Thursday, 21 October 2010

Wordy Thursday - Bum Trouble x 2

The second piece I wrote for this proposed - and possibly still happening - web site about the very human experience of poo and wee. Not as funny as the first one, becasue it's not as personal, nor is it quite as gross, but never mind. By special request from Rob, here is 'Colonic Irrigation'.

Colonic Irrigation – what’s that? It sounds like something you’d learn about in First Year Geography, just after Crop Rotation and before Oxbow Lakes. Colonic Irrigation is when you have great quantities of liquid pumped up your bum to flush out all the unpleasantnesses that have clagged your insides over the years.

I have never seen Colonic Irrigation in action but gather that it involves a number of rubber-gloved nurses, lengths of rubber tubes, a big funnel, and a huge jug of soapy water. The patient is presumably face down and securely strapped to prevent wriggling while the intimate procedure is taking place. If rubber, straps and warm fluid sounds vaguely erotic, that’s because it is – to some, anyway. Certain fetishists crave this sort of thing, and doubtless specialist prostitutes charge top dollar to oblige them. Legitimate health clinics can hardly be expected to charge as much, however, so I imagine this leaves them open to unfair usage by bum and rubber enthusiasts. Perhaps one of the nurses is on hand simply to keep an eye out for any unwarranted genital stirrings; the slightest twitch of arousal and – bam! - they double the price.

But I digress. The proper purpose behind this bizarre, embarrassing and uncomfortable practice is to cleanse you. To remove encrustations of ancient poo from your bowels that have been steadily poisoning your system like a neglected landfill site. Such detritus can hang around for decades apparently. One chap who underwent the procedure over a two week period – while fasting – wrote that shiny nuggets of mercury were recovered from his depths, and these were diagnosed as the dodgy and indigestible ingredient of a medicine taken in childhood. Scary enough, but a colleague at work (always a reliable source – ahem!) told me she had heard that even baby milk has been found on occasions, but this sounds positively supernatural to me, fodder for the Fortean Times [oh, the irnony!].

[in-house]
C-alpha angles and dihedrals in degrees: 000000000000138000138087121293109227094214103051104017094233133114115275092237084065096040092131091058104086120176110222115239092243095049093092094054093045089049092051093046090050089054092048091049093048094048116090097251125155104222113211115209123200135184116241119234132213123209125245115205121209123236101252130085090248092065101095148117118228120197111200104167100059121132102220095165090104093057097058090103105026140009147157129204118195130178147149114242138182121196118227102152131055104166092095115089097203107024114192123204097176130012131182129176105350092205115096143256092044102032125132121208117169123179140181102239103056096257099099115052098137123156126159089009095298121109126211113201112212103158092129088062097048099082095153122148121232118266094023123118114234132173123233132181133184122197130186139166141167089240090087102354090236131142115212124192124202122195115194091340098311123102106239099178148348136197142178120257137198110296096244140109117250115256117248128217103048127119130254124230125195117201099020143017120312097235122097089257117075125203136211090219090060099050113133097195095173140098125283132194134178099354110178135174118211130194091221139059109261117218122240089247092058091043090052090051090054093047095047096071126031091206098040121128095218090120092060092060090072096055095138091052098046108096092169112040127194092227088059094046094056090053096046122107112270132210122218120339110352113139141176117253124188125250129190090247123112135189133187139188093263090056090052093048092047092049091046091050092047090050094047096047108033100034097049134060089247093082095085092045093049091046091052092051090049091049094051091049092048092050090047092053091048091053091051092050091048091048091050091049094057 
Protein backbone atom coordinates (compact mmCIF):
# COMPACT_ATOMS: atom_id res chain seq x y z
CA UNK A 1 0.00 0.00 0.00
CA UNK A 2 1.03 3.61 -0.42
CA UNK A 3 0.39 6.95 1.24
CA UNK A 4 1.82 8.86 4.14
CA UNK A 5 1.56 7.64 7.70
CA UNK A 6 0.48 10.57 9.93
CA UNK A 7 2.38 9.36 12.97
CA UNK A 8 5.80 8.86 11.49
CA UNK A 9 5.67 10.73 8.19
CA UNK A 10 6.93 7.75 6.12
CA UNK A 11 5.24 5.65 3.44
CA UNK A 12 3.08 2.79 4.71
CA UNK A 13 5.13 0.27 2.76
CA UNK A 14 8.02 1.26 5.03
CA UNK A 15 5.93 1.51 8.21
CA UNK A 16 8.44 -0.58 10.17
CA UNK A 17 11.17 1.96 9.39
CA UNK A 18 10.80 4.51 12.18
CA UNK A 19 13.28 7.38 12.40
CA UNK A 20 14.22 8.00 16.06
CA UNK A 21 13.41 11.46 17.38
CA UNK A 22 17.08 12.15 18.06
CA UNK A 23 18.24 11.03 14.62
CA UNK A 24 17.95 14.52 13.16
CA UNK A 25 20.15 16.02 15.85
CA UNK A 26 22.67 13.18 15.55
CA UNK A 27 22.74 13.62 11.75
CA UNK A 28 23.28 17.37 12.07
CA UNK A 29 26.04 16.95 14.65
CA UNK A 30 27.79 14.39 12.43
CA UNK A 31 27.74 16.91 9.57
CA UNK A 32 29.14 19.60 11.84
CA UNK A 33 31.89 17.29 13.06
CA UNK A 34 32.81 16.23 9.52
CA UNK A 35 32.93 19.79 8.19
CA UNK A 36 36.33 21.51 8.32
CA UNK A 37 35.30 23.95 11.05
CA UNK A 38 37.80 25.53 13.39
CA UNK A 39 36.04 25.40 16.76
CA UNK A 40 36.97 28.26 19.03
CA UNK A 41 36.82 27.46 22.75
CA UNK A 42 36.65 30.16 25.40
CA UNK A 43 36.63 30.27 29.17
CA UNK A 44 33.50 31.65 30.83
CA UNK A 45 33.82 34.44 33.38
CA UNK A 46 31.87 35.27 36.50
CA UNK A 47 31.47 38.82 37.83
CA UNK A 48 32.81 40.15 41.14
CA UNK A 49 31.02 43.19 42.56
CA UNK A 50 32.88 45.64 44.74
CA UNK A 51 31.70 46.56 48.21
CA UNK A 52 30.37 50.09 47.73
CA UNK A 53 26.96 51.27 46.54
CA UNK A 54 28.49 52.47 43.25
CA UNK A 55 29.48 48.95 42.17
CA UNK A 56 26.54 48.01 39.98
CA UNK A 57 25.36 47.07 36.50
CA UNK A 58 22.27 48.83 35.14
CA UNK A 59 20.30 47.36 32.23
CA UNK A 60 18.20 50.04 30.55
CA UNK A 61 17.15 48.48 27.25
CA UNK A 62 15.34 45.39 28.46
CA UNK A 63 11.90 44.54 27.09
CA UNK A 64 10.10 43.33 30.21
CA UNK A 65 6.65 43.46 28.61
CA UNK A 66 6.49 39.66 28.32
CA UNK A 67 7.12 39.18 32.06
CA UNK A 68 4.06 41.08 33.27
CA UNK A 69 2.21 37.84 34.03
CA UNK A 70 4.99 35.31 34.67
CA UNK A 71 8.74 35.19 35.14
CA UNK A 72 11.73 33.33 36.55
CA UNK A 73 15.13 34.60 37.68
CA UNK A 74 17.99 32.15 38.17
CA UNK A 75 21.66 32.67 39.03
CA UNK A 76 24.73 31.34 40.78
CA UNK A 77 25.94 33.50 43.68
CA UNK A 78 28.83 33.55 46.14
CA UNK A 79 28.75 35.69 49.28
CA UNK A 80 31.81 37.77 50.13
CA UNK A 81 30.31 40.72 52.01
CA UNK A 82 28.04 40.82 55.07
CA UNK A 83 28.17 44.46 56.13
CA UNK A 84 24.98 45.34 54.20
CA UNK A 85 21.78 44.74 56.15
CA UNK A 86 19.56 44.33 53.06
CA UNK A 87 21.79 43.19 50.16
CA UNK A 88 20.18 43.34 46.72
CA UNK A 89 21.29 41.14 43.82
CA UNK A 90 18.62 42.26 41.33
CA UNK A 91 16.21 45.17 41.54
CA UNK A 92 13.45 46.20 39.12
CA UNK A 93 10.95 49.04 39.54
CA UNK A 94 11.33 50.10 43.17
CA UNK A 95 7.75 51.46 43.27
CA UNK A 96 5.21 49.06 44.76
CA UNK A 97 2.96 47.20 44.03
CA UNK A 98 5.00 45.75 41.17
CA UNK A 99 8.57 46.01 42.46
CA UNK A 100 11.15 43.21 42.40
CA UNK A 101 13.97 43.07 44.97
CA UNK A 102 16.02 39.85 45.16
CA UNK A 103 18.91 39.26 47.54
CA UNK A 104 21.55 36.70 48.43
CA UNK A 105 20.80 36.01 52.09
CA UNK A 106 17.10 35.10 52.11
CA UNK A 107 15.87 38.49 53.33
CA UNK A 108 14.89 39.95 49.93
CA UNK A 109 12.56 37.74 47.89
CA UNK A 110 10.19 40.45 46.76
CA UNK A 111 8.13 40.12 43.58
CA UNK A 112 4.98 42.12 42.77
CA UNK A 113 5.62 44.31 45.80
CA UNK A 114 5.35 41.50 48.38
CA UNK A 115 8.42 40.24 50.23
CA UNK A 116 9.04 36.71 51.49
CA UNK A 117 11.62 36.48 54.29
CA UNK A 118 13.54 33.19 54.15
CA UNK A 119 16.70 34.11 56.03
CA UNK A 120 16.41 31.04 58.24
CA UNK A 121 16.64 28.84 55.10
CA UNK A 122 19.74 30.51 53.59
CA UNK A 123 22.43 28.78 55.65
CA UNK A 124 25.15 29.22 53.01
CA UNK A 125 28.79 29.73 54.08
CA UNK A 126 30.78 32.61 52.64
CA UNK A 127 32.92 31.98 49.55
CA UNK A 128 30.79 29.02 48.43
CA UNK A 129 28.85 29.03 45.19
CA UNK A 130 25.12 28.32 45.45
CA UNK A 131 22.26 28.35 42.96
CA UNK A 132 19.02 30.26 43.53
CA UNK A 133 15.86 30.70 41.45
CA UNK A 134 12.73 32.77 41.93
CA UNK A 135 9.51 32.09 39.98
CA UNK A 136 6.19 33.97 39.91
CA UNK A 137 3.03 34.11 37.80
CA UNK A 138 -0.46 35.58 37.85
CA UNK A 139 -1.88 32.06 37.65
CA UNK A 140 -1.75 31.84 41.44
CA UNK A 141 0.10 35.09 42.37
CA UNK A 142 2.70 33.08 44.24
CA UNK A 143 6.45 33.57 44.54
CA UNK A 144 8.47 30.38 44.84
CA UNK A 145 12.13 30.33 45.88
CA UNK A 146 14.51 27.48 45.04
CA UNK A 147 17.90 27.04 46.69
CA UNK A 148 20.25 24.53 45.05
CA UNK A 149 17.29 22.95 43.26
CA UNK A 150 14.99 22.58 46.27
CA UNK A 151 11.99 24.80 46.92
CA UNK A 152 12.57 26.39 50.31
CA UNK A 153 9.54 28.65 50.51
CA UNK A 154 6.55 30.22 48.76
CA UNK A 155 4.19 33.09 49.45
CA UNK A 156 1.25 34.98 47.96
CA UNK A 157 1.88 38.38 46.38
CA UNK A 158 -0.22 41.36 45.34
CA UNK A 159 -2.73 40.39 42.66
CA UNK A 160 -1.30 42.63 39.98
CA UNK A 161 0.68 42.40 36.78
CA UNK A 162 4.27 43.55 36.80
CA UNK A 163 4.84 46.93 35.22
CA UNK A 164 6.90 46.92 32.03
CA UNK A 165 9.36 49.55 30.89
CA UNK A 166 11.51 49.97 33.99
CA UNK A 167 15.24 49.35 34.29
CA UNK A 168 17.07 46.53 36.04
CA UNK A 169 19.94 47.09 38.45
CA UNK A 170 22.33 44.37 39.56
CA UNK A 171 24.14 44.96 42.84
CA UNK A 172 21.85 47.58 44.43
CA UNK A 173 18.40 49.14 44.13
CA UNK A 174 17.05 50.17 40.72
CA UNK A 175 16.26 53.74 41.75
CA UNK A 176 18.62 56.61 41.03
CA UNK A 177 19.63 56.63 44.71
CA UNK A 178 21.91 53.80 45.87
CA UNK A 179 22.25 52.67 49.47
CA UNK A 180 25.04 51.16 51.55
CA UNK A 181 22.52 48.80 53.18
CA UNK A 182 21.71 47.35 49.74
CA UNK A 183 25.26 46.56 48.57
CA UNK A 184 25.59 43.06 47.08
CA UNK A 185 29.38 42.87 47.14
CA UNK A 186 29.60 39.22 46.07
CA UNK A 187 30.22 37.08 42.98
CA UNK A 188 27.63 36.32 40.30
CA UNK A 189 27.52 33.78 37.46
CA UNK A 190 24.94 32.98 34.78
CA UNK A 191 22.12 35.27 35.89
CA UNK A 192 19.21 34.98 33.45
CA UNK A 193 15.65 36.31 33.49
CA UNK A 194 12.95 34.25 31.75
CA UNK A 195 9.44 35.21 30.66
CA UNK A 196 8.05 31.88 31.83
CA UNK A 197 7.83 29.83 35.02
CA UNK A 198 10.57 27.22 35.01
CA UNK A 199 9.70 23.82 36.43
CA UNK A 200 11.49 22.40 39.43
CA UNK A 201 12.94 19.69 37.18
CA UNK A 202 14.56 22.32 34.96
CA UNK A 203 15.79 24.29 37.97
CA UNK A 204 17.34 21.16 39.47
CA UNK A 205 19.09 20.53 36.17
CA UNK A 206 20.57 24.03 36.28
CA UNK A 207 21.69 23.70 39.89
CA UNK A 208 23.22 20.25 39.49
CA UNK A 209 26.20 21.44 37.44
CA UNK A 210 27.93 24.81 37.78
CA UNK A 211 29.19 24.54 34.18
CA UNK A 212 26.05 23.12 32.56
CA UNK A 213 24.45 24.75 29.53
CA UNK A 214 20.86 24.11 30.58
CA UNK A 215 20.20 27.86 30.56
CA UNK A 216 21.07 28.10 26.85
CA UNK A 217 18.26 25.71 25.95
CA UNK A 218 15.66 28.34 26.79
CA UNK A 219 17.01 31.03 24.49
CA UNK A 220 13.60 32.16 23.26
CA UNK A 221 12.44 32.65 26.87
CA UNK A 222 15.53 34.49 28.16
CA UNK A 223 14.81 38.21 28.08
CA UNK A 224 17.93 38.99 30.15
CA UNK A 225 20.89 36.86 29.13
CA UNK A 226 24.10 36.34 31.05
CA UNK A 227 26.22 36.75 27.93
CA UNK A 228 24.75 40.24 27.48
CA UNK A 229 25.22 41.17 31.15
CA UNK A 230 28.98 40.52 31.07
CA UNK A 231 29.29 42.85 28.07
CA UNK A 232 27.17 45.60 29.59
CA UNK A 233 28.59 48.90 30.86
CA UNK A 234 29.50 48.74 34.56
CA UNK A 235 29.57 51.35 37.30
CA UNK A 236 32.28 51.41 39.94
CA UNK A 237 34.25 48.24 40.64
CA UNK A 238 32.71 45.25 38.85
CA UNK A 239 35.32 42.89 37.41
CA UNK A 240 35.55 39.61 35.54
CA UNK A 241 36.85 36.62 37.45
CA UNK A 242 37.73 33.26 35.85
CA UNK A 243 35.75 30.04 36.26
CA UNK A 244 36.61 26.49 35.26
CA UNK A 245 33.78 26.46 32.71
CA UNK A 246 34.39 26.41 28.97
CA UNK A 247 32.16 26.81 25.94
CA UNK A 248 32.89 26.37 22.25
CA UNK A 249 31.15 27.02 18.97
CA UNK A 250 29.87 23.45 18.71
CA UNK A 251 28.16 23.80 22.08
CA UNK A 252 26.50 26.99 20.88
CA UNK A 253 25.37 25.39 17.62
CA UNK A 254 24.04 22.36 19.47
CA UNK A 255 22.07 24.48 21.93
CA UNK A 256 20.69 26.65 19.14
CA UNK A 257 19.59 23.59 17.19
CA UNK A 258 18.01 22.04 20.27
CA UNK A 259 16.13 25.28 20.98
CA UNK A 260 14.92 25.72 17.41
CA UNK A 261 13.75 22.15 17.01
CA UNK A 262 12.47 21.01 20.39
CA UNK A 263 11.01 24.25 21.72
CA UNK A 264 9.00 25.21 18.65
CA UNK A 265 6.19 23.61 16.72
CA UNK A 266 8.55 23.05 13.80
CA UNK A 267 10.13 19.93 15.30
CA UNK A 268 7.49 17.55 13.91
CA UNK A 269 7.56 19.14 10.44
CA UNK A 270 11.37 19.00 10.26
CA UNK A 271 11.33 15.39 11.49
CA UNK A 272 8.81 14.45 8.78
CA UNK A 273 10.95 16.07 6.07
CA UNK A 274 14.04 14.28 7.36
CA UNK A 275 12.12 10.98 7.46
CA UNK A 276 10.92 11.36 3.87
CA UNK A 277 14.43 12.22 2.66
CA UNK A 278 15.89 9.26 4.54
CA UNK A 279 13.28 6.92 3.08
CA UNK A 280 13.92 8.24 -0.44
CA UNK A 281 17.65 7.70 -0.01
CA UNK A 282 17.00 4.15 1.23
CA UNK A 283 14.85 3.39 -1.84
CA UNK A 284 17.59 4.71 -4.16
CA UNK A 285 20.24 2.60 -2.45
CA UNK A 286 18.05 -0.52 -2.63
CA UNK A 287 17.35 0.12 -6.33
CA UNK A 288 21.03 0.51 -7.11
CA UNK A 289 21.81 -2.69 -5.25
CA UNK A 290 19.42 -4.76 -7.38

Colonic Irrigation, then, could answer the fundament-al question: what is it exactly that makes one's farts smell so bad? If they smell like the worst effulgent of some foetid Florida swamp, then here's the answer – the depths of your bowels are no less stagnant and foul.

One question remains, however. After you have been filled up with soapy suds, how exactly do they flush it all out again? Do you have to sit patiently over a bucket for half an hour hoping for the best? Or does some burly nurse clutch you in a crushing embrace and squeeze it out of you? Either way, it must feel like the worst ever case of diarrhoea – even the fact it smells of Dettol would hardly be a comfort. And then there’s the shame of all those people watching ... trained professionals though they may be (and who goes in for a job like that, anyway?)

After you toddle back to your five-star ward, your freshly spring-cleaned innards writhing like boa constrictors, only the thought of a cup of orange juice and a small wholemeal rusk to give you solace, there must come then the distressing thought that doctors are now sifting through your slop, examining in the minutest detail the dinners of past decades and the gastronomic indiscretions of your very early youth (swallowing chewing gum, bits of fluff, the occasional worm etc). The sweetcorn sieve removed from the bucket, they joyfully plunge in their rubber- sheathed arms and fish about with unfeeling fingers.

‘Ah! An especially firm turd here, Dr Carruthers. Yes! A remnant of a barium meal X-ray test taken in adolescence.’

‘I have here the powdered-potato sediment of countless crisps.’

‘Gristle from a Pukka pie...’

‘And what is this – a pubic hair?’

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